Today marks the commemoration itself of Apolinario Mabini’s 150th birth anniversary. What better way to close off this special than a feature on the house that has long been talked about: Mabini’s Nagtahan house now known as the Mabini Shrine in its new and permanent “home” right at the Polytechnic University of the Philippines’ (PUP) main campus, which is also known as the Mabini Campus. (even before the move of the shrine) While it may seem odd to find such a house looking out of place in the middle of a busy campus, it does seem to complement the campus in a way, serving as a sort of a quiet spot that is insulated from all the activity going on around it.
Its transfer in 2009 was made possible thanks in part to the efforts of the PUP President at that time, Dr. Dante Guevarra. For the move, the house was actually taken apart and put back piece by piece in such a way that it remained faithful to the original house’s design. In 2010, it was decreed that the PUP site would be the permanent home of the shrine, thus ensuring its legacy from any possible future movements.
Apart from the significance of the person who lived in the house, the Mabini Shrine is also notable for being one of the few remaining examples of late 19th century Philippine housing that is not a “bahay na bato” type. Some have described the house as a “bahay kubo,” which may be true with regards to its roofing. Other than that, the house is more of a hybrid or upgraded type of bahay kubo such that its materials are mostly of wood, unlike typical bahay kubos.
The house’s interior layout is comprised of two rooms, a kitchen, a sala or living room, and the antesala or waiting room for guests. Perhaps the most notable area in the house is the antesala which was where Mabini died. It also served as his study; Mabini would use a convalescent chair which is also on display here.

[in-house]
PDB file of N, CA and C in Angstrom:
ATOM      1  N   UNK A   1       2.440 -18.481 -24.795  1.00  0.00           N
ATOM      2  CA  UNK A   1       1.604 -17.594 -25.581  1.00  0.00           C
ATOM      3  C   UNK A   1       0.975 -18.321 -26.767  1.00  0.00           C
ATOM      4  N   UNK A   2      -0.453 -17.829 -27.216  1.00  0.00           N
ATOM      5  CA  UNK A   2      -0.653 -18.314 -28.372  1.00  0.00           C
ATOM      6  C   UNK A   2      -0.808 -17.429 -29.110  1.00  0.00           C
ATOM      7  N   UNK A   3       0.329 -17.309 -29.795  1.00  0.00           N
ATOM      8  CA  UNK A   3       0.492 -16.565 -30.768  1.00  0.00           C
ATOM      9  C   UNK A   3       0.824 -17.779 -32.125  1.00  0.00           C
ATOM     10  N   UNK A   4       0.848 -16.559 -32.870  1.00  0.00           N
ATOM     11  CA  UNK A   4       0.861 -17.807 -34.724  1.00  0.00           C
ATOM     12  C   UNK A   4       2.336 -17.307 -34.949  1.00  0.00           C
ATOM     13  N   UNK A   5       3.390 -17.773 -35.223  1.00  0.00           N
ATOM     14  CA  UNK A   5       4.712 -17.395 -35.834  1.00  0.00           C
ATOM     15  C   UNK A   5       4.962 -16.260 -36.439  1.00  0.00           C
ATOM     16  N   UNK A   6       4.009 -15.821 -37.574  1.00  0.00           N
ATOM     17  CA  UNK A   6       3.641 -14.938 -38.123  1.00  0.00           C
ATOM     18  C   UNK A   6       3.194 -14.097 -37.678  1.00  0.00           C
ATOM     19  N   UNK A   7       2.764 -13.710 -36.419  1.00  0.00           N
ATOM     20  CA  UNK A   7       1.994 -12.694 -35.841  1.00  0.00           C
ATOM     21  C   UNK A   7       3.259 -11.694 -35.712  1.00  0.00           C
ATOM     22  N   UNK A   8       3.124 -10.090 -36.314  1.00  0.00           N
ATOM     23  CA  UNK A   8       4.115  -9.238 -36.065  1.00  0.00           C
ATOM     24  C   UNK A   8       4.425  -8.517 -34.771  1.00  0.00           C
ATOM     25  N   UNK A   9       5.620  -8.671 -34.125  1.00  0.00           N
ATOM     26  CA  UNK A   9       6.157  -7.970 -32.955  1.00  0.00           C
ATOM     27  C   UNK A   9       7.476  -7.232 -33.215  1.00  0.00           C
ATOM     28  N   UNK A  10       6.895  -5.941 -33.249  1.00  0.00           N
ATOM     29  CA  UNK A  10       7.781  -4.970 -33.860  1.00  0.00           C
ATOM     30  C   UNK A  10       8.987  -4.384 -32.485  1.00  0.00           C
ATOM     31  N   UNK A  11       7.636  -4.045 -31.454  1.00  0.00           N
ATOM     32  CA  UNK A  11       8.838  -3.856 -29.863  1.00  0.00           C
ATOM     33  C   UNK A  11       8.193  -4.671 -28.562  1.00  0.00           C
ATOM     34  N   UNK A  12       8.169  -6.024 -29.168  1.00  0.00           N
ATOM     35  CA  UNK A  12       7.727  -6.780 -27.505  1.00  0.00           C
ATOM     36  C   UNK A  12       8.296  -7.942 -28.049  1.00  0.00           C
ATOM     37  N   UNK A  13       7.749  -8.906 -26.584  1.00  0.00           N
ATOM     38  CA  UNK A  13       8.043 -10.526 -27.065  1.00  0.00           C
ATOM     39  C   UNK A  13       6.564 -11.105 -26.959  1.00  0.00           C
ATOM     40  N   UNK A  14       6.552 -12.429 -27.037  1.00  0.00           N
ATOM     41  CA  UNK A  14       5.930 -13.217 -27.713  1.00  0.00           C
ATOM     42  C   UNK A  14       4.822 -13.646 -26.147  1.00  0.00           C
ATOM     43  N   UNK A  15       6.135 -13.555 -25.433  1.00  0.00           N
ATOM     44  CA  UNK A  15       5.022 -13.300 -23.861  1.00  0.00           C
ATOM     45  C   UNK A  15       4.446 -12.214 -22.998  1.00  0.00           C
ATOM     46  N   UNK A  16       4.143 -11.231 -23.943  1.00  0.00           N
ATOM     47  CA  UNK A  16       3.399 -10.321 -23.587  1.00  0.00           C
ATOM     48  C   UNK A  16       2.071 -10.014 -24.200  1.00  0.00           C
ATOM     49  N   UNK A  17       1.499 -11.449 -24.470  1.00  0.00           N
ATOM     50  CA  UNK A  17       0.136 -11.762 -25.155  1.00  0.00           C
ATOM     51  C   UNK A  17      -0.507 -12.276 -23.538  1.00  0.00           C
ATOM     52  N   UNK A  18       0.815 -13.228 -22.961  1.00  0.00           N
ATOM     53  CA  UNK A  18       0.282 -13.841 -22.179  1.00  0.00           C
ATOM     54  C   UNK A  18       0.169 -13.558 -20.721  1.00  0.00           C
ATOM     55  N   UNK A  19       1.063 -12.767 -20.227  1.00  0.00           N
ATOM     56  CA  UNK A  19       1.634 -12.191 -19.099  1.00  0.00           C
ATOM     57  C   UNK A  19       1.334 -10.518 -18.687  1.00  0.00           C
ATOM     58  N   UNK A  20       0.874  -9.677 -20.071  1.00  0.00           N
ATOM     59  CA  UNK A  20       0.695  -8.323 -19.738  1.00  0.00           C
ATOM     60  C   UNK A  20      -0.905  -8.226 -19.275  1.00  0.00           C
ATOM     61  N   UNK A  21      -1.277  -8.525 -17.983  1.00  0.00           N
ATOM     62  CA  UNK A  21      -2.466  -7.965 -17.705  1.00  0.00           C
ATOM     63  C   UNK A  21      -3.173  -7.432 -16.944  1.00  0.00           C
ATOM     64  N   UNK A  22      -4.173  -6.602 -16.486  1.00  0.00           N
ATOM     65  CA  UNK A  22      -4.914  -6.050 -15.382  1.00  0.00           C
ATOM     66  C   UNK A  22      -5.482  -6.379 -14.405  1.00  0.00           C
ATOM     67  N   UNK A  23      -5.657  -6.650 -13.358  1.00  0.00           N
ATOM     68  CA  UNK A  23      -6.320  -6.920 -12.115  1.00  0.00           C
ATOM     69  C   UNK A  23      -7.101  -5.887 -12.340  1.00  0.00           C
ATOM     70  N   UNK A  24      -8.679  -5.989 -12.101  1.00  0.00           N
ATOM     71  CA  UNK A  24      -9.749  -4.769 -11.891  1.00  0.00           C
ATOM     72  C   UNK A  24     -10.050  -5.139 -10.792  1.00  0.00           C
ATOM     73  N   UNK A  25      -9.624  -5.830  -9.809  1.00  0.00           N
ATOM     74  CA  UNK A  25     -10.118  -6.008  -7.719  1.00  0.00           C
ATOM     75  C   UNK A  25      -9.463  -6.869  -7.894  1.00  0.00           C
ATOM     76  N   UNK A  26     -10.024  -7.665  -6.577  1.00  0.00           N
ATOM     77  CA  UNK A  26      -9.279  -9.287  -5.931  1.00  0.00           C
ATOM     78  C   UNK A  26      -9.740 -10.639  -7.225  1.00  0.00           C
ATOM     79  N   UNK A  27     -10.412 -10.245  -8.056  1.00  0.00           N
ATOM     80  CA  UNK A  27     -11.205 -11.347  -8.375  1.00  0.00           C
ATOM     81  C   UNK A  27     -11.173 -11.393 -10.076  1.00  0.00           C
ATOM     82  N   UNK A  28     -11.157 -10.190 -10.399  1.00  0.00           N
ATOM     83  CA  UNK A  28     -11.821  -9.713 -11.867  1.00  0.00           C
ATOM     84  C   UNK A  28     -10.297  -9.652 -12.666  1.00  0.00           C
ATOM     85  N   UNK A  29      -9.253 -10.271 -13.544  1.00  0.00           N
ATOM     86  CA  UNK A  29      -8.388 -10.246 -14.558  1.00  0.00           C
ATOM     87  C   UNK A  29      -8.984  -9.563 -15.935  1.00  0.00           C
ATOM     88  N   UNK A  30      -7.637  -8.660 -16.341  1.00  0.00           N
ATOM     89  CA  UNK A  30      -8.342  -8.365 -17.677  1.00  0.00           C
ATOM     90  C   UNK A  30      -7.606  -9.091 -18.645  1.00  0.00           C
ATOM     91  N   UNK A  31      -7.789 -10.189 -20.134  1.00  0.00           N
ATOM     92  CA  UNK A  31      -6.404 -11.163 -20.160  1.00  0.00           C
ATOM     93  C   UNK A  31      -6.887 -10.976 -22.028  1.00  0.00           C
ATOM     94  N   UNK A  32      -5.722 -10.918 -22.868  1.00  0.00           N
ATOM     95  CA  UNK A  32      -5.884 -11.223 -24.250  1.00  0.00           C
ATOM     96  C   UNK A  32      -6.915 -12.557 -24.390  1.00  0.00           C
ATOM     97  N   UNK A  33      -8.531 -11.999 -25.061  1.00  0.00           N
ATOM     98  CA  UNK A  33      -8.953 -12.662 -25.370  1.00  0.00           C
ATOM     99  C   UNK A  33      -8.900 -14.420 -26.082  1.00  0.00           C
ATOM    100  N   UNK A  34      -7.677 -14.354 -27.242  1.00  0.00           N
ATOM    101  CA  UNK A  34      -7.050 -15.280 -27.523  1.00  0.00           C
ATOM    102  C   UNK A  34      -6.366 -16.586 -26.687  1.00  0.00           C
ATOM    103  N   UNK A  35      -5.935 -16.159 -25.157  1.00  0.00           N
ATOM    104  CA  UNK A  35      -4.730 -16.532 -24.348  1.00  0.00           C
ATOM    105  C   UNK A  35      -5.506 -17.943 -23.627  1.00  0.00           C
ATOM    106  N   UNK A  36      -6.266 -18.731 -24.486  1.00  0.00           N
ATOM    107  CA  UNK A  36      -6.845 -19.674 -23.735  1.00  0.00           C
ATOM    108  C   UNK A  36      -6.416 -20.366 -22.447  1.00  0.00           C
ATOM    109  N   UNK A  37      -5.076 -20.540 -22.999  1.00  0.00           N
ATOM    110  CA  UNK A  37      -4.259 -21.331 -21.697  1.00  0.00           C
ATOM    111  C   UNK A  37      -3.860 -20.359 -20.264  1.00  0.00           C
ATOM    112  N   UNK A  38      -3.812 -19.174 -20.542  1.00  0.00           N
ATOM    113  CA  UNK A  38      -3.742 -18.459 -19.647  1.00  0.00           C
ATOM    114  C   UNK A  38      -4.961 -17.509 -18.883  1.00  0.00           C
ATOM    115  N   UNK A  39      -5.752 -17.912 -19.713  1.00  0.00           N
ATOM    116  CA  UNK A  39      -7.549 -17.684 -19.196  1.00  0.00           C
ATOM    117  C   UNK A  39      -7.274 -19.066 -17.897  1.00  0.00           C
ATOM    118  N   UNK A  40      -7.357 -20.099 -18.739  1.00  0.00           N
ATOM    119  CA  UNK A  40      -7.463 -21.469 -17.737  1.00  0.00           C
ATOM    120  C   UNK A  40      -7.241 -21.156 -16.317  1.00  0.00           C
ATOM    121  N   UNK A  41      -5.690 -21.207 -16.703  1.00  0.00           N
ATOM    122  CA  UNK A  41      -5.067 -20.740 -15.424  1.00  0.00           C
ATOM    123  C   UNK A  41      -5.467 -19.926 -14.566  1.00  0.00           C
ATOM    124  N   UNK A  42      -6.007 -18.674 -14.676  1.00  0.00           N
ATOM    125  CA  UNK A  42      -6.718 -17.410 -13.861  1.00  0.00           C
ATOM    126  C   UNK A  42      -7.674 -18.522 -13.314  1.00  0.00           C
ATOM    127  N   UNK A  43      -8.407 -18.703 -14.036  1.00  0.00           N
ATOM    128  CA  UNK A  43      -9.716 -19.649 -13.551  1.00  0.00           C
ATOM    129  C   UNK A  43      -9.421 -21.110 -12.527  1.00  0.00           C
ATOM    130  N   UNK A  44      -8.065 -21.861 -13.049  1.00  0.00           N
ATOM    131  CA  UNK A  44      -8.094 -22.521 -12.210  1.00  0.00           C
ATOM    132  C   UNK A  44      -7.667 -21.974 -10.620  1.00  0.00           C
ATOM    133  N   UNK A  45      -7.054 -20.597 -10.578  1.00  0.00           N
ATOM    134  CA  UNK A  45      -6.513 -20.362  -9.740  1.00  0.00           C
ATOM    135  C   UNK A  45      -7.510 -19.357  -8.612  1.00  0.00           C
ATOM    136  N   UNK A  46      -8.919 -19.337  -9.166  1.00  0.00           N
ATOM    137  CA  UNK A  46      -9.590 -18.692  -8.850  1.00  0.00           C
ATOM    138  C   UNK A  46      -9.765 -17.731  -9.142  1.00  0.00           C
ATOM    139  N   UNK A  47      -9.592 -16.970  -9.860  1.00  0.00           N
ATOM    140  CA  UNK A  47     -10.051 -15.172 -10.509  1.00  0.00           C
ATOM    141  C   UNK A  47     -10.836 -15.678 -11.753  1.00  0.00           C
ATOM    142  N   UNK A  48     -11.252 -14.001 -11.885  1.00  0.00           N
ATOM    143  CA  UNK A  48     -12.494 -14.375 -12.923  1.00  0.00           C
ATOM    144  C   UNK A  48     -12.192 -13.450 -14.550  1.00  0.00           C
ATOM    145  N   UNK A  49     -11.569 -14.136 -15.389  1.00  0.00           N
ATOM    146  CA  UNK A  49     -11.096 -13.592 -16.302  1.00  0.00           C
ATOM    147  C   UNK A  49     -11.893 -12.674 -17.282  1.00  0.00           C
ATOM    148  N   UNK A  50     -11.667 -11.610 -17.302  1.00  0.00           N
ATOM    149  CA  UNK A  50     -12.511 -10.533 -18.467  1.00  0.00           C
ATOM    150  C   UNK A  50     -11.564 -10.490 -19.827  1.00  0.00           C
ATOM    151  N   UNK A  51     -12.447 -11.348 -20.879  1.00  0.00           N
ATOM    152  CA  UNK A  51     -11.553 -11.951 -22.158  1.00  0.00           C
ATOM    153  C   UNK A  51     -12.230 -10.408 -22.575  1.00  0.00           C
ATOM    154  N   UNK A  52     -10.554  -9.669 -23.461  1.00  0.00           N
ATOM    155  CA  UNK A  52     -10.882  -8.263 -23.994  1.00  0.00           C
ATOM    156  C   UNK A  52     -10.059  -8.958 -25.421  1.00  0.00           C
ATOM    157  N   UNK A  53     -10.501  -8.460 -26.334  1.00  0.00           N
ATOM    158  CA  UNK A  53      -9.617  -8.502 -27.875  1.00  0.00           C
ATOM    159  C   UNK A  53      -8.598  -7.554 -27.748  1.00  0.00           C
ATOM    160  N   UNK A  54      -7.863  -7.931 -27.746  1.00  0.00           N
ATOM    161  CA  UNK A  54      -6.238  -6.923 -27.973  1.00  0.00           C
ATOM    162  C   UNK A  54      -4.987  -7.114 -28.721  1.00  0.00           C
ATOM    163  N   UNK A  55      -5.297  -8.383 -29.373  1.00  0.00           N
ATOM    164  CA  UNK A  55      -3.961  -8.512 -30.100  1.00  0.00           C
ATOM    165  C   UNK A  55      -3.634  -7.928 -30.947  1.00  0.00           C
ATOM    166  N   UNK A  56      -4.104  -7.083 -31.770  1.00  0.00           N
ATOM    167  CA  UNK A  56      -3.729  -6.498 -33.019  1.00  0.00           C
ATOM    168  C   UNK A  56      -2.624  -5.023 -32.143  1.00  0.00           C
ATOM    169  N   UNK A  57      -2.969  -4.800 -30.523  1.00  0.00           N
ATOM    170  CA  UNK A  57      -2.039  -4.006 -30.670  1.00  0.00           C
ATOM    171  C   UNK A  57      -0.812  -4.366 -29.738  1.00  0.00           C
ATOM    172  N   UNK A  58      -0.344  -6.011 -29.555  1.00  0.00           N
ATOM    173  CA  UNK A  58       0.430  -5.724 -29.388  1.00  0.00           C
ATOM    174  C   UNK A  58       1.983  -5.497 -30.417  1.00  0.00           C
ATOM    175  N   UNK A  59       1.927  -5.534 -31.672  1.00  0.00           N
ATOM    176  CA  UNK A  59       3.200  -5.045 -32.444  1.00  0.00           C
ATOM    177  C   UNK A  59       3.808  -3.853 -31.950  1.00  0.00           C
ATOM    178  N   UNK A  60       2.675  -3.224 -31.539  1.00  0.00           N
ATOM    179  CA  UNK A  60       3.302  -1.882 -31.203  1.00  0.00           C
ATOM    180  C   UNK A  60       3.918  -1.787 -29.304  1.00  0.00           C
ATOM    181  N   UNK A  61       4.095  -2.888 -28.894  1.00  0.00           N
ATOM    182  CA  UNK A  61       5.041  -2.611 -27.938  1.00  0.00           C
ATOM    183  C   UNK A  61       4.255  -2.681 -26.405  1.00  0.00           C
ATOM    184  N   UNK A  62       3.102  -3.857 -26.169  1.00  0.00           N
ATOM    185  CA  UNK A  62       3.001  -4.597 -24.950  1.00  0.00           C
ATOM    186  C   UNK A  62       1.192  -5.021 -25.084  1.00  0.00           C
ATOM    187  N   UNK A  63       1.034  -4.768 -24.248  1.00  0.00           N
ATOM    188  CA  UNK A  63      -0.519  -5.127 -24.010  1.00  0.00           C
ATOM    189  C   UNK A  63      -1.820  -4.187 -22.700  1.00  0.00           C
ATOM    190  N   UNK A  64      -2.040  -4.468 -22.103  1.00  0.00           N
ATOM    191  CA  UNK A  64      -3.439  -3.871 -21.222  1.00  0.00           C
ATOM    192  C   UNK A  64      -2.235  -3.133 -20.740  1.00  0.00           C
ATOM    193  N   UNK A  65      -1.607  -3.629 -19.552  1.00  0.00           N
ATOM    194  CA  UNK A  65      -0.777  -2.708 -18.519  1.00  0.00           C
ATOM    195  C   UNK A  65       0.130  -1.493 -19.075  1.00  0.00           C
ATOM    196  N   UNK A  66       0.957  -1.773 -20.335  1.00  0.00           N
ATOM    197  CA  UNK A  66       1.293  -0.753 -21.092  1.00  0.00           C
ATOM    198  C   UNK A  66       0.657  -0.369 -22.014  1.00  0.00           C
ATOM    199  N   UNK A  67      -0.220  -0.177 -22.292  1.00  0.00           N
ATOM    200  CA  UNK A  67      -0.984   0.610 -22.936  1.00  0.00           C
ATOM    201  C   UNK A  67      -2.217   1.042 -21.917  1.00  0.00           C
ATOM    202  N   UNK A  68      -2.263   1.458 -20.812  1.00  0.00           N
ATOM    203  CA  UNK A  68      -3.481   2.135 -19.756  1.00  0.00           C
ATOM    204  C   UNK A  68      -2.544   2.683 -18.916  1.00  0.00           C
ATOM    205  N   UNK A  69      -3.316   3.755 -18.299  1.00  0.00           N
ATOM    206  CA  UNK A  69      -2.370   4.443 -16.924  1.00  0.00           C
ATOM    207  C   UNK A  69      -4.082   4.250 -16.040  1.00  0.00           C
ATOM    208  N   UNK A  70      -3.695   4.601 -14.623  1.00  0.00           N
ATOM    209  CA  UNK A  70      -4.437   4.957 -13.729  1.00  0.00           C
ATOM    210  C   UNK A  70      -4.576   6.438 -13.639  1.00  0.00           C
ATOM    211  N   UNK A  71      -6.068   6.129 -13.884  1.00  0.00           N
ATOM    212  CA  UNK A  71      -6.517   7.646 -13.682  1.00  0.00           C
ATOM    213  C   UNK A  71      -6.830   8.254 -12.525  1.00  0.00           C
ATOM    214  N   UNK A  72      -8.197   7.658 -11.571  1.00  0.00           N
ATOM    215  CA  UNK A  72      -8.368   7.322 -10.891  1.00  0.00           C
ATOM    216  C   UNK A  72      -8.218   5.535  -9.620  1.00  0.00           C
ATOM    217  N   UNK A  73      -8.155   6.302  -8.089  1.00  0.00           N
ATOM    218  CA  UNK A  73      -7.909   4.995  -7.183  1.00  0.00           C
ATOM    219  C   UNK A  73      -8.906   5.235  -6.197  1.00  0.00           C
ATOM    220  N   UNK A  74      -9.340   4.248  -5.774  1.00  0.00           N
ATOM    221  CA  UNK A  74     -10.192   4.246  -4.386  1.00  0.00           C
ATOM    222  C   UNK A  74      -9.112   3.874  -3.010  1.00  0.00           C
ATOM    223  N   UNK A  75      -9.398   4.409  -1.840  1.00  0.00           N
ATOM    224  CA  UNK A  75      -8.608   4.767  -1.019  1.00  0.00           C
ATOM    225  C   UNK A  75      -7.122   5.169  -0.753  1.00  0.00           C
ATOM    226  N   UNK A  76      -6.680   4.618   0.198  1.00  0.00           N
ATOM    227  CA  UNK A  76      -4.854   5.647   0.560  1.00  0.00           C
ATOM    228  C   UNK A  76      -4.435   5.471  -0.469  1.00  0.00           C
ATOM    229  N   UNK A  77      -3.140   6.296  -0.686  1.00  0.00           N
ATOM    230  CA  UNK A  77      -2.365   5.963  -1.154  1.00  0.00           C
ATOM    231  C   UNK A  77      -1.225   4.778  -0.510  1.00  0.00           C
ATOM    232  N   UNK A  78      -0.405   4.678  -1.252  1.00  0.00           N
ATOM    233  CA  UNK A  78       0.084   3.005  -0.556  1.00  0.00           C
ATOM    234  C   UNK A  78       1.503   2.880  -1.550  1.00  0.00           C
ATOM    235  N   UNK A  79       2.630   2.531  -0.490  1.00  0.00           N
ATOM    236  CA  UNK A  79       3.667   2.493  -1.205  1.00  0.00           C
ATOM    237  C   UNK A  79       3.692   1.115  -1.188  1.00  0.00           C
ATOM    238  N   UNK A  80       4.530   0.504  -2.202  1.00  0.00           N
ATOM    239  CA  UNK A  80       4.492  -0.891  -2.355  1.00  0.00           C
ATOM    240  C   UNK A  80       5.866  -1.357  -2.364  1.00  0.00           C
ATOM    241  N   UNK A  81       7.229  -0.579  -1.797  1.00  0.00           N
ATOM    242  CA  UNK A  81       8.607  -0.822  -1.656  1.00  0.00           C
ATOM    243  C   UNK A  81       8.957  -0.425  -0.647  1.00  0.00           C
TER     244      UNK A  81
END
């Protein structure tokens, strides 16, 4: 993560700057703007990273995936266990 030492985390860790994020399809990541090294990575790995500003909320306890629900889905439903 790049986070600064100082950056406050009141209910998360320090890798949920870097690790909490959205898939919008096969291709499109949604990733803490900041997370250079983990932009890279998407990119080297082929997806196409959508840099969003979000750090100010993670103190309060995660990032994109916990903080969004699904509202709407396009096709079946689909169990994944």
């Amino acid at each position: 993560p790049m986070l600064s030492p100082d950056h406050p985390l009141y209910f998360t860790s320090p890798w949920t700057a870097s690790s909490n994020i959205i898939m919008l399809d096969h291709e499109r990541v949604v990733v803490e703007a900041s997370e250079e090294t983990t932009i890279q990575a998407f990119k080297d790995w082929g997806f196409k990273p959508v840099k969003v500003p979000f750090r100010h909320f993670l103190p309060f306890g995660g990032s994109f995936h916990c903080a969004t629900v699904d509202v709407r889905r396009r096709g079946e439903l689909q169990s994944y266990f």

One of the 2 bedrooms served as a guestroom where Mabini slept. The kitchen that is complete with the utensils used during that period. There are also portraits inside the house that were done during his centennial birth anniversary in 1964.
A few meters outside the shrine is a newer structure which is the Apolinario Mabini Museum. Keep in mind though thatyou won’t see much here, as the main Mabini museum is located in his hometown of Tanauan, Batangas so most Mabini memorabilia can be seen there. Despite that, the Mabini museum in the PUP Santa Mesa campus has its own charm that is worth even fir a short visit. On display in the museum are some of his writings: some original, others are reproductions. Quotes are also plastered on the museum walls.
There is also a little section in the museum dedicated to the Philippine-American War, showing some photos of the war, as well as the personalities who figured on this war.
Perhaps the most prominent item here is the reproduction of a hammock, the kind Mabini used to go around after polio adversely affected the use of his legs. It is also the “peg” of this Mabini museum as the hammock is used to symbolize Mabini’s sacrifice and triumph despite the physical and external challenges he faced.
The Mabini Shrine. as well as the nearby museum, is open from Tuesday to Sunday. (at least that’s what the signage says, but be warned that you may find the museum closed especially on some weekends) If you are interested to know about Mabini and/or heritage houses, then this is a Manila gem of a landmark to visit.
This concludes the Urban Roamer’s Mabini150 coverage. In closing, it is my fervent hope that Mabini’s ideals and struggles for our country will live on in each us not only on this occasion but for all time. Mabuhay ka, Apolinario Mabini!
Acknowledgements as well to Wikipedia, National Historical Commission of the Philippines, and the Philippine Presidential Museum and Library